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FTC Shake-Up of Merger Review Process: What You Can Expect and What You Can Do

Allison W Reimann

FTC Shake-Up of Merger Review Process: What You Can Expect and What You Can Do
Andy Ryan via Getty Images

Dealmakers, take note: The unprecedented volume of merger filings over the last several months, combined with continued changes at the Federal Trade Commission (FTC) concerning merger filings, translates into increased uncertainty and potential for delay prior to closing. Below is advice about what you can expect and what you can do.

Wait Times after an HSR Filing

In February, citing the increased number of merger filings, the FTC suspended the practice of early termination. Early termination allows certain reportable deals that pose little risk of competitive harm to close before the end of the standard 30-day window after filing a notification under the Hart-Scott-Rodino Act (HSR). The suspension was described as temporary, and the FTC’s website published two early terminations in July, but the suspension has remained in effect. Until the suspension is formally lifted, transacting parties should expect to wait at least 30 days after an HSR filing before closing.

“Pull and Refile” Requests

What’s more, recent developments also call into question whether planning for just a 30-day waiting period is enough. If the reviewing agency is unable to complete its HSR review within the 30-day waiting period, parties have been asked to pull and refile their HSR forms, restarting the 30-day clock. Parties generally agree to requests to pull and refile to avoid a formal second request, which can extend the waiting period for several months until the parties have substantially complied with numerous requests for additional information and documents. 

While the pull-and-refile option has long been a part of merger practice, there have been reports that the frequency of these requests from the FTC is increasing. Considering the Biden administration’s July 9, 2021, executive order calling for increased review of proposed transactions, especially in the labor, agricultural, health-care, and technology sectors, it is particularly important for parties to consider the possibility of a pull-and-refile request early in deal negotiations—and consider building in at least 60 days for agency HSR review before closing.

“Close at Your Own Risk” Letters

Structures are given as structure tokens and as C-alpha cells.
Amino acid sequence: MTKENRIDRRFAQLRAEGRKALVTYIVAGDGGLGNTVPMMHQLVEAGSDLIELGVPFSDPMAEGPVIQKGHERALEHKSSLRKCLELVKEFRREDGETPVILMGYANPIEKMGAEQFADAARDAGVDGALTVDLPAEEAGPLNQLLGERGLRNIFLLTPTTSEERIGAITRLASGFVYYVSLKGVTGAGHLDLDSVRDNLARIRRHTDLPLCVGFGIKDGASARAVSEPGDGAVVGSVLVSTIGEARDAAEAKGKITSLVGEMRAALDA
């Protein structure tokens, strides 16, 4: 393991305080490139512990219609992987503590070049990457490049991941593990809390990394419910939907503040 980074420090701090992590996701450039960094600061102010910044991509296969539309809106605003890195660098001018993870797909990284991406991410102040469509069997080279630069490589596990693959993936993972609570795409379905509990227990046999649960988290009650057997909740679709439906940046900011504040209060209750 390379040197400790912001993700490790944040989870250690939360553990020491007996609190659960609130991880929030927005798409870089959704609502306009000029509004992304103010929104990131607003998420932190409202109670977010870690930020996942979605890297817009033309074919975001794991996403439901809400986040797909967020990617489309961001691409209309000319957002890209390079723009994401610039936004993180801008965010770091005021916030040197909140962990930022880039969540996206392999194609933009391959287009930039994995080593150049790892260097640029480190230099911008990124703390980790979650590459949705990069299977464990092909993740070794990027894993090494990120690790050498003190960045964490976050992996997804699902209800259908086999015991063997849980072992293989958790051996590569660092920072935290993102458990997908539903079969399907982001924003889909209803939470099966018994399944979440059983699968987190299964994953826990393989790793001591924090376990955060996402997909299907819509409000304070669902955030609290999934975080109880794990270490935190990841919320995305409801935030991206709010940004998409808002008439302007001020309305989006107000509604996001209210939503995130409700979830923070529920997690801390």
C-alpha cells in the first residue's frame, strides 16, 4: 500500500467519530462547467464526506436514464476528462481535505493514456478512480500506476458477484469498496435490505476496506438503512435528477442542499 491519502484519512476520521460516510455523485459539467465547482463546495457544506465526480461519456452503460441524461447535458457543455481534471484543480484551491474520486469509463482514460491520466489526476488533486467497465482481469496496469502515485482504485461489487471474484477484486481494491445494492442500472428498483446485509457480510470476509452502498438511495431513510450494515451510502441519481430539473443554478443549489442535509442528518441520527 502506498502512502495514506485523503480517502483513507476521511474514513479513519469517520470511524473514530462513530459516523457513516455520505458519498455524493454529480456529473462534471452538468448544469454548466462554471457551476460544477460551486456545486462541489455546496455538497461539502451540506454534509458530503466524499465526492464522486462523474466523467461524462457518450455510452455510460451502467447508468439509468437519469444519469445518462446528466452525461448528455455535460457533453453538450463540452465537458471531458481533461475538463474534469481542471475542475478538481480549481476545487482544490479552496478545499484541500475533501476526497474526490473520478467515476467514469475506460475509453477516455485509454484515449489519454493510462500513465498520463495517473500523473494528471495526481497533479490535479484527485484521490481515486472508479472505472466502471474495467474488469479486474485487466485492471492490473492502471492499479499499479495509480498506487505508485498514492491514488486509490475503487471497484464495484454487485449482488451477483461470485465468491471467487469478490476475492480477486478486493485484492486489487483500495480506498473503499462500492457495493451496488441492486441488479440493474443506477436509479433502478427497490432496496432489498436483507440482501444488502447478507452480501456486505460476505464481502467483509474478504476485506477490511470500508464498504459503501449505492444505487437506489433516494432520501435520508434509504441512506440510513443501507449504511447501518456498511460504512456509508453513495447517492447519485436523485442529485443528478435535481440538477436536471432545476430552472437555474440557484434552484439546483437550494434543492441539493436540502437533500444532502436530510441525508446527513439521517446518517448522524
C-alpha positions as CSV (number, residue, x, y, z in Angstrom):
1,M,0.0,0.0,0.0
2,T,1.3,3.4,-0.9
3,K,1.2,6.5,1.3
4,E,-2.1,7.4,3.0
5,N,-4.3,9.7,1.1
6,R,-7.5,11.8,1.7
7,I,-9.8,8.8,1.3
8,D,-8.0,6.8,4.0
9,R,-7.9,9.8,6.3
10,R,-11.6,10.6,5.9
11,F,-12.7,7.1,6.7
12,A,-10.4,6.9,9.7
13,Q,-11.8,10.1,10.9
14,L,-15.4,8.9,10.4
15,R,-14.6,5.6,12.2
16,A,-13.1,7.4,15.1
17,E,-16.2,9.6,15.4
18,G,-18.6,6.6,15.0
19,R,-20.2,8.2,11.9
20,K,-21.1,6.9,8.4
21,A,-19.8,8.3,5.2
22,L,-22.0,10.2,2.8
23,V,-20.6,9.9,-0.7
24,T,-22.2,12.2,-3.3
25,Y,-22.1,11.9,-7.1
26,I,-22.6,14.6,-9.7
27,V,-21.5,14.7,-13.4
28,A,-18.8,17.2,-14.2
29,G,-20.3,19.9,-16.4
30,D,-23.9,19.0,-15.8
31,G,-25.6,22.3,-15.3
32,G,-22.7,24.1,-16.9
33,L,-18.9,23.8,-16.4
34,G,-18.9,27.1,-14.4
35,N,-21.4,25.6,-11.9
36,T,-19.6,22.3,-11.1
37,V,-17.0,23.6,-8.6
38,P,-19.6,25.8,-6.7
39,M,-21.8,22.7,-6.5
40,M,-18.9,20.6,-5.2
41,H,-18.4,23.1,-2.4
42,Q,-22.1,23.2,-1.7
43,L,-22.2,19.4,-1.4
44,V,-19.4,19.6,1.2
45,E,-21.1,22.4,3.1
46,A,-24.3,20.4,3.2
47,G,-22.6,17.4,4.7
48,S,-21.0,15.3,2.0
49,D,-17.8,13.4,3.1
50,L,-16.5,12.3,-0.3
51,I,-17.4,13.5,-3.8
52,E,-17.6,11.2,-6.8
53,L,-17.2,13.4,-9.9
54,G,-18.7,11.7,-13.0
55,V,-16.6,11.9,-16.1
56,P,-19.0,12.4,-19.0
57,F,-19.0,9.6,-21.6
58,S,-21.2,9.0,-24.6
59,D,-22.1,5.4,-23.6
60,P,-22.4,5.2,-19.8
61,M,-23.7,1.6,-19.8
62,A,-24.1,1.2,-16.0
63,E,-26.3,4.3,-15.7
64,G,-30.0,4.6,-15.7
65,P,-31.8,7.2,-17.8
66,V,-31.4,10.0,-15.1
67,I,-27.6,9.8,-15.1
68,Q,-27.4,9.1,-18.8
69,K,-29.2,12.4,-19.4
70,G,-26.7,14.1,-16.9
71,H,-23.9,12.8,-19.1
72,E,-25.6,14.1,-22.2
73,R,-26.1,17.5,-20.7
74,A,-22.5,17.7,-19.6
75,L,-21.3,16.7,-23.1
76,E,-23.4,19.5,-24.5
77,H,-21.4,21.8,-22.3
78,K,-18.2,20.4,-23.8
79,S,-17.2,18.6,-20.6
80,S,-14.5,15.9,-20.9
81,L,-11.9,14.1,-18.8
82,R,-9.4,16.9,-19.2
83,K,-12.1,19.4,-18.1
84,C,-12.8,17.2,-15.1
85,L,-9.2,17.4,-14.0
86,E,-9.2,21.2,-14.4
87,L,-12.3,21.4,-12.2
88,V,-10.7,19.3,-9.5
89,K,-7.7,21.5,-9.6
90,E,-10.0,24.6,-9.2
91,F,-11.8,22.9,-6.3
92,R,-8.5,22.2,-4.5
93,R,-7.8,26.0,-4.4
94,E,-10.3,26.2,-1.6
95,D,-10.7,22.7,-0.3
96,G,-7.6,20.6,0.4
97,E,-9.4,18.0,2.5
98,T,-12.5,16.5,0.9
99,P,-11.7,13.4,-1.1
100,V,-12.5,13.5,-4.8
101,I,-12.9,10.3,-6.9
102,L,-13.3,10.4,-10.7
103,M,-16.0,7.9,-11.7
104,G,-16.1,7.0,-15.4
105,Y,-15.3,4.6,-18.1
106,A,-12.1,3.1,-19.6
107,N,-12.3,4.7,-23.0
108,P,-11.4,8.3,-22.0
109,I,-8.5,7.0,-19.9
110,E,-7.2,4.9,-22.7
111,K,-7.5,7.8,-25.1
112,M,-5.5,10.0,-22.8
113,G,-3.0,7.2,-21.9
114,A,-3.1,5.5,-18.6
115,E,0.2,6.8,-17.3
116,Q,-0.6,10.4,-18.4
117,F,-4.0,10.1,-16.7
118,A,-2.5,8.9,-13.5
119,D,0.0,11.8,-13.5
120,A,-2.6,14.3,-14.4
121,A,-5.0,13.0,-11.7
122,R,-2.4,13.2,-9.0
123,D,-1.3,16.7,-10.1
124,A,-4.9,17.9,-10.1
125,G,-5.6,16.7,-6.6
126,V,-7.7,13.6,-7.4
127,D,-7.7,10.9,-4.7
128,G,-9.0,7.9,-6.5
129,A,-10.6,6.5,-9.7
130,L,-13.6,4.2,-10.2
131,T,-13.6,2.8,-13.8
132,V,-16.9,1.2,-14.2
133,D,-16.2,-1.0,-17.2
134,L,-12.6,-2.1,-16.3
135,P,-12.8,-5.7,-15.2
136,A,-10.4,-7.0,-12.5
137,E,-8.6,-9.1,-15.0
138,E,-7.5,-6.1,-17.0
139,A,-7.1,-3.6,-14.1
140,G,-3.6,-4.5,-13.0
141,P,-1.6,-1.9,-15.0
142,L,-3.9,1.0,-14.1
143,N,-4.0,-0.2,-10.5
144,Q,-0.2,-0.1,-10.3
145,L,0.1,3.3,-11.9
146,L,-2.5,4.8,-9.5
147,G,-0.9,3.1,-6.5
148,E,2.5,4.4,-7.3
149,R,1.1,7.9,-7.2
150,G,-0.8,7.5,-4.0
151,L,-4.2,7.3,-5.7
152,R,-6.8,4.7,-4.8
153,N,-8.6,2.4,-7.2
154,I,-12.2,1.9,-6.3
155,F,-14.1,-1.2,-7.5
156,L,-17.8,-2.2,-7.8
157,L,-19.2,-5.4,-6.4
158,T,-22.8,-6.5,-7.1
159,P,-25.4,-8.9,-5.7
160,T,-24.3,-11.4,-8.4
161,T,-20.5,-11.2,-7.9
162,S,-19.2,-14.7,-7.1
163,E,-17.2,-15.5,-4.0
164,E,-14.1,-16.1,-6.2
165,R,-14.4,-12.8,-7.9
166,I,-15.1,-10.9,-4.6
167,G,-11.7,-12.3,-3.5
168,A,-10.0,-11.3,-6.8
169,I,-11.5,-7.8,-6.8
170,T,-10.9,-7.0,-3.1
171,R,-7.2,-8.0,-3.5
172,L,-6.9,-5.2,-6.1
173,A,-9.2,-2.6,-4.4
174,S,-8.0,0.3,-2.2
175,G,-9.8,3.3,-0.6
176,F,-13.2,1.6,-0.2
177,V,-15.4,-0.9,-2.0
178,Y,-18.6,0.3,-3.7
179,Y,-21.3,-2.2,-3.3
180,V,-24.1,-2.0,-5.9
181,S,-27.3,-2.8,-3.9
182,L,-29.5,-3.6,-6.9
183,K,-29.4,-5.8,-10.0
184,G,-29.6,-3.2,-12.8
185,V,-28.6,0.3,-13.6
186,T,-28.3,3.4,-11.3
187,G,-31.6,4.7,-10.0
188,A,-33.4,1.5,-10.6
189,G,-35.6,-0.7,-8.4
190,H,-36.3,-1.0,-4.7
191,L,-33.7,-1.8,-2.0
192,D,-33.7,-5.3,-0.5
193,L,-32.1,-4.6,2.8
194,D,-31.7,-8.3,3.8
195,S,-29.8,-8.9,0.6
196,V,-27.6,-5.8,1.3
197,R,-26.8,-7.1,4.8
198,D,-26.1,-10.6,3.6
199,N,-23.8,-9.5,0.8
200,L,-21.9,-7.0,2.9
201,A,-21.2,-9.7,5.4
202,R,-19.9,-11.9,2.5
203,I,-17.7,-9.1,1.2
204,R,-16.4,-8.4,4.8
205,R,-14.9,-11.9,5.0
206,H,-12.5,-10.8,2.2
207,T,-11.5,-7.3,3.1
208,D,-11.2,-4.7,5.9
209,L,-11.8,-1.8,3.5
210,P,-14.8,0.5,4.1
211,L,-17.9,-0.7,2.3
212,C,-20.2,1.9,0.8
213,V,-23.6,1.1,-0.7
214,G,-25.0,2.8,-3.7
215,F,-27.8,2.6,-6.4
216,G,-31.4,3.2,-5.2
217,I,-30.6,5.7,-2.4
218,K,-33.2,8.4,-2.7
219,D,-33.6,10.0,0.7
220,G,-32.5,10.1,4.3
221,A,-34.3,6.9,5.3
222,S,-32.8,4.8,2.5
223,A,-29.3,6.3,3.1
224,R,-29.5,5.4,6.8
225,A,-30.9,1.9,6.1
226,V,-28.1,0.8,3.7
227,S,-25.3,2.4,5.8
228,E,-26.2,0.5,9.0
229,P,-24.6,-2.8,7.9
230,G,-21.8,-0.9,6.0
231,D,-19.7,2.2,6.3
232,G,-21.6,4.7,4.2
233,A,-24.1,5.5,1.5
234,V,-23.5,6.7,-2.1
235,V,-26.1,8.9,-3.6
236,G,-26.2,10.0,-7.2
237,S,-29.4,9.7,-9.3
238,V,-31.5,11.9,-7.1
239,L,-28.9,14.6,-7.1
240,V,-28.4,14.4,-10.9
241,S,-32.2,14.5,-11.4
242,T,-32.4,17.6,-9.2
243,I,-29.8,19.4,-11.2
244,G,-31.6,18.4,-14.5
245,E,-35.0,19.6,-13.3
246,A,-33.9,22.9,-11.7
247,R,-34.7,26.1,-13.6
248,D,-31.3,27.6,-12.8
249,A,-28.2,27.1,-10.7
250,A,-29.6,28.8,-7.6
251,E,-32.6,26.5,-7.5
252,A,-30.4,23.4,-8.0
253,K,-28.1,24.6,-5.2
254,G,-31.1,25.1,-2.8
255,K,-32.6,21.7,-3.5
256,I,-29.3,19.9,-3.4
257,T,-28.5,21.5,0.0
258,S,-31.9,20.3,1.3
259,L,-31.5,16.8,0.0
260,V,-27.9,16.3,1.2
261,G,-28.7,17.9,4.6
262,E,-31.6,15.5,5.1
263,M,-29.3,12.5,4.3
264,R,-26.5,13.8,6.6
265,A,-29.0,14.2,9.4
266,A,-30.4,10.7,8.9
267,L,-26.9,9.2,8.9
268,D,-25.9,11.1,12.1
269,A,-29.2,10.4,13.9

On August 3, 2021, the FTC also announced that due to “a tidal wave of merger filings” this year, it has been unable to complete antitrust investigations before the end of the HSR waiting period, sometimes even after a pull and refile. The FTC has begun issuing warning letters alerting companies that choose to close before completion of the FTC’s investigation that they do so at their own risk. The FTC appears to be issuing such letters only to parties who already are on notice of an ongoing investigation of potential competitive harm. However, in some cases, these warning letters have been received after the parties have been told that the FTC has no further questions or even after the 30-day waiting period. Parties should consider in deal negotiations what, if any, impact the issuance of a “close at your own risk” letter will have on closing conditions.

Changes in FTC Guidance

In late August, the FTC further illustrated its willingness to depart from past practice, announcing that it intends to scrutinize its voluminous log of informal interpretations of the HSR reporting rules. The FTC’s informal interpretations of its highly technical rules are not binding, but they have long provided an important source of guidance in determining whether a filing is required. In making this announcement, the FTC highlighted “one initial example of where the informal interpretation program missed the mark.” As such, beginning September 27, 2021, retirement of debt now must be counted in determining reportability if it benefits the selling shareholders. The FTC has yet to provide meaningful guidance on how parties are to make this determination.

Going Forward

Companies should expect additional changes from the federal antitrust agencies going forward. In addition to the FTC’s promise to continue its review of its informal interpretations, the Biden administration’s July 2021 executive order urged the FTC to review the existing horizontal and vertical merger guidelines and revise them as necessary. In accordance with that directive, on September 15, 2021, the FTC rescinded the Vertical Merger Guidelines, which it issued jointly with the U.S. Department of Justice Antitrust Division (DOJ) just last year. Following the FTC’s announcement, the DOJ issued a statement that while the Vertical Merger Guidelines remain in place at the DOJ, the agency is “conducting a careful review of the Horizontal Merger Guidelines and the Vertical Merger Guidelines to ensure they are appropriately skeptical of harmful mergers.”